The pollution of the environment is a human rights and public health issue. In the Universal Declaration of Human Rights, Article 25 states that we have the right to a standard of living that supports our health and well-being. The United Nations also recognizes many specific environmental rights. For example, we have the right to “a safe, clean, healthy, and sustainable environment.” We also have the right to seek information regarding environmental issues and to “participate in public decision-making.” Plastic pollution is an increasing contributor to violations of the human rights of people all over the world; we have the right, as well as the responsibility, to be a part of the solution.
Landfills are a specific example of how plastic harms people. Many items that end up there contain toxins that often leak in to water and soil and remain for years. Problems can also be found when organic materials, such as food waste, are in landfills. When they start to decompose in the middle of an enormous pile, they are deprived of oxygen and produce methane, a serious greenhouse gas that can become dangerously flammable.
Landfills also have a direct impact on the lives of entire communities. As of 2003, the NAACP Legal Defense Fund co-represents the Ashurst/Bar Smith community (ABSCO) in a Title VI complaint against the Alabama Department of Environmental Management. ABSCO’s complaint is that the department has discriminated against the community, “by permitting the Stone’s Throw Landfill to open and expand its operations in their predominately (98%) Black community without conducting an assessment of the Landfill’s disparate and discriminatory social, economic, and health impacts on the majority-Black community.” The landfill had been closed but was reopened in 2002. Landfills are often placed near low-income, black communities, especially in Alabama. Many members of the community can trace their family’s ownership of their land back many generations, such as Phyllis Gosa, whose great-grandparents bought the land as former slaves in the 1800s. As decades have past, such families have been able to see the changes that have occurred since the start of the landfill.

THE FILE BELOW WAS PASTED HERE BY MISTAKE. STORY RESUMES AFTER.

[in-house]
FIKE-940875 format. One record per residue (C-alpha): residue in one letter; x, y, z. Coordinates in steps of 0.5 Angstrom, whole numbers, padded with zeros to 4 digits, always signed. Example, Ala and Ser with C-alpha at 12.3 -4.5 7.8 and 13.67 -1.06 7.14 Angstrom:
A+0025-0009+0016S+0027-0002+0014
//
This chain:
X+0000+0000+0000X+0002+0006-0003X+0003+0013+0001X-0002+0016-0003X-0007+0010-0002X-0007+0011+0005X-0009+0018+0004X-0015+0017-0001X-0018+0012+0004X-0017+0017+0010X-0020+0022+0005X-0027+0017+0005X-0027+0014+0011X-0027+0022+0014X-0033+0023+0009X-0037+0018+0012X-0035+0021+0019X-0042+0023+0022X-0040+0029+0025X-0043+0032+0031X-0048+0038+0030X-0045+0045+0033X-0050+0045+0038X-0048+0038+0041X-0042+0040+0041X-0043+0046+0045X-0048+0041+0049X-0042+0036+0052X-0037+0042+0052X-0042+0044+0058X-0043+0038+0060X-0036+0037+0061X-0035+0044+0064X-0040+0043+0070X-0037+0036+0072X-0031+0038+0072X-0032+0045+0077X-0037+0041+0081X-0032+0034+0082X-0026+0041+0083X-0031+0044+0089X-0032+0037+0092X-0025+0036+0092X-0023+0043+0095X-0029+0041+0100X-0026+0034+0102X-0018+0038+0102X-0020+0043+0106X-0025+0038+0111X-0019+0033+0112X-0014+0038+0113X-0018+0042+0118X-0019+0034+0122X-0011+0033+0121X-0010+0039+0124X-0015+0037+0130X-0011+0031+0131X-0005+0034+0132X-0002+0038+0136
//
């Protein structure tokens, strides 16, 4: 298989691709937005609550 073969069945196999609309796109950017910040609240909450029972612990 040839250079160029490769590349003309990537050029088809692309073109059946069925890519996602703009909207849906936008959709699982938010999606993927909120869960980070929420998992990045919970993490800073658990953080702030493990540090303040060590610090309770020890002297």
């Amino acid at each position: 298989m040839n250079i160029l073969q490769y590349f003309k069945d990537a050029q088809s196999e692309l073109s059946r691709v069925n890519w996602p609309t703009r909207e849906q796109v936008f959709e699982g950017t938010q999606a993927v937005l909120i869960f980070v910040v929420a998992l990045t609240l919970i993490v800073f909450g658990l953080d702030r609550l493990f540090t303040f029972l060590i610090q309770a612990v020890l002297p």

The effects of Stone’s Throw Landfill reported by ABSCO include fear of toxic run-off polluting their water sources, health problems like cancer, respiratory problems, migraines, and dizziness, and gardens no longer producing food. In the past, this community has been heavily self-reliant, using their own water sources and growing their food on their own land. Due to the impacts of the landfill, they are now having pay significant costs to replace what their resources can no longer provide. The EPA closed the complaint in 2017, but the problems continue.